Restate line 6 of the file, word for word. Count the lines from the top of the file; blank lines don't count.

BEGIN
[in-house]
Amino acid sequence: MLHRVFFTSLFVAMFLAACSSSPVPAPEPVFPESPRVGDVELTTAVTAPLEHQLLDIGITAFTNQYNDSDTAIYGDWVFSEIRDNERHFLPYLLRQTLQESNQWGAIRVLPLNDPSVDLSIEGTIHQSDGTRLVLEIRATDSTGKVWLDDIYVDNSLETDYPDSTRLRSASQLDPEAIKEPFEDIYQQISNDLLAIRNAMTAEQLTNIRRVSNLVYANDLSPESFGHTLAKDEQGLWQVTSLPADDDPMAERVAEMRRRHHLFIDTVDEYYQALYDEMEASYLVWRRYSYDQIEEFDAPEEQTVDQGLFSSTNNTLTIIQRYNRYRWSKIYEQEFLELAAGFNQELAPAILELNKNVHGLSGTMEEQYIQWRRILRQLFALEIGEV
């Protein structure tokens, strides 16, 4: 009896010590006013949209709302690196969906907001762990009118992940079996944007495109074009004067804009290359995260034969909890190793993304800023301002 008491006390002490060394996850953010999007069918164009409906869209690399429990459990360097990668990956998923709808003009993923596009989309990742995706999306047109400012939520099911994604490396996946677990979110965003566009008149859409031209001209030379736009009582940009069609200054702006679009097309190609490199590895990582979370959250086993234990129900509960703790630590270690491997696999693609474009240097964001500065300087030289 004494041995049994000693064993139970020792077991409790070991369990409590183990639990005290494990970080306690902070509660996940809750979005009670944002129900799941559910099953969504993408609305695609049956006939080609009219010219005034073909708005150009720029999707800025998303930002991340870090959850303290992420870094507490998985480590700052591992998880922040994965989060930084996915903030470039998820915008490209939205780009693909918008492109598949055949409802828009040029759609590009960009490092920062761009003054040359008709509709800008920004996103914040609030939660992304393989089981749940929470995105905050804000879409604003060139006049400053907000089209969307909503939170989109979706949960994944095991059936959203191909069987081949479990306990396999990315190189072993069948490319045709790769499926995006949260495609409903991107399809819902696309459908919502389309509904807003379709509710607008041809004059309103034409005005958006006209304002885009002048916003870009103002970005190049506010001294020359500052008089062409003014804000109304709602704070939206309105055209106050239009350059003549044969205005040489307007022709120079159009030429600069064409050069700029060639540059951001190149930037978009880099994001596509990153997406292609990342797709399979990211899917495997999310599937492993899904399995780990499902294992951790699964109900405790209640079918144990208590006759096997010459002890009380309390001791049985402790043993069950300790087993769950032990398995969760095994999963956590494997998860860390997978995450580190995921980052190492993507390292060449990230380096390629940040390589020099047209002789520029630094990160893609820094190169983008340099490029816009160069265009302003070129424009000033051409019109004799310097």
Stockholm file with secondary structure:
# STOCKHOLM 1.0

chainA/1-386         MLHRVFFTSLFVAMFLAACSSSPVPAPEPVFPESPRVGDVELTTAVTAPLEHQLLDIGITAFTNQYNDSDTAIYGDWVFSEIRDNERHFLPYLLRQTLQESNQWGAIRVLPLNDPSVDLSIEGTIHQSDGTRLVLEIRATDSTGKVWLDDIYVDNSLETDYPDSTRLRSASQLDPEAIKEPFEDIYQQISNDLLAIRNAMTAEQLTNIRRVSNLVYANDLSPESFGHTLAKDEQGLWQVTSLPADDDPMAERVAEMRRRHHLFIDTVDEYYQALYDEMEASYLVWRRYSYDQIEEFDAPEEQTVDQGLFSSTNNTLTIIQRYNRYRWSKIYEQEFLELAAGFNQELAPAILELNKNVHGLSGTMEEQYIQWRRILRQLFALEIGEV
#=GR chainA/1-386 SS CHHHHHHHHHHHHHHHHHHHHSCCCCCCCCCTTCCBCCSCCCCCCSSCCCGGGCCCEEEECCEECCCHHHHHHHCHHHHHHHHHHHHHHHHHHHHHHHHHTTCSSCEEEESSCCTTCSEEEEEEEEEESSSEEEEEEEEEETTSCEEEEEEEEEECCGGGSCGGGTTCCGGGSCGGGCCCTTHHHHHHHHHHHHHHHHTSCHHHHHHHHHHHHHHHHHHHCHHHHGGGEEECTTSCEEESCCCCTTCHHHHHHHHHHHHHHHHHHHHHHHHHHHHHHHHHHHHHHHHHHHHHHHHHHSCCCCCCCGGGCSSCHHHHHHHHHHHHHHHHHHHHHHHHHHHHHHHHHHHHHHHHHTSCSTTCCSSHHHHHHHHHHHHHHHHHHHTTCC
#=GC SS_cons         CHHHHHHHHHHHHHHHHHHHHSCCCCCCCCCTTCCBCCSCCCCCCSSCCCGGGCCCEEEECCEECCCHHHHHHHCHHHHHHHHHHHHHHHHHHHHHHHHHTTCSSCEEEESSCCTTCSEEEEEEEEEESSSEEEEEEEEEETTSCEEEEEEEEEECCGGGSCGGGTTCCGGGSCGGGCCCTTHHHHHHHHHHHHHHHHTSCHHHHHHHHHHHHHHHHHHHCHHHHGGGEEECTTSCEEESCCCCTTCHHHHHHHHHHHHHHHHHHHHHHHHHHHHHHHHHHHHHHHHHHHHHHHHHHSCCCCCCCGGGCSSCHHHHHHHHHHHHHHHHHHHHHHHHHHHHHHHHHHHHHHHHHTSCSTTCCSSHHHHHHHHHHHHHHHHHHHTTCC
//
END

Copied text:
chainA/1-386         MLHRVFFTSLFVAMFLAACSSSPVPAPEPVFPESPRVGDVELTTAVTAPLEHQLLDIGITAFTNQYNDSDTAIYGDWVFSEIRDNERHFLPYLLRQTLQESNQWGAIRVLPLNDPSVDLSIEGTIHQSDGTRLVLEIRATDSTGKVWLDDIYVDNSLETDYPDSTRLRSASQLDPEAIKEPFEDIYQQISNDLLAIRNAMTAEQLTNIRRVSNLVYANDLSPESFGHTLAKDEQGLWQVTSLPADDDPMAERVAEMRRRHHLFIDTVDEYYQALYDEMEASYLVWRRYSYDQIEEFDAPEEQTVDQGLFSSTNNTLTIIQRYNRYRWSKIYEQEFLELAAGFNQELAPAILELNKNVHGLSGTMEEQYIQWRRILRQLFALEIGEV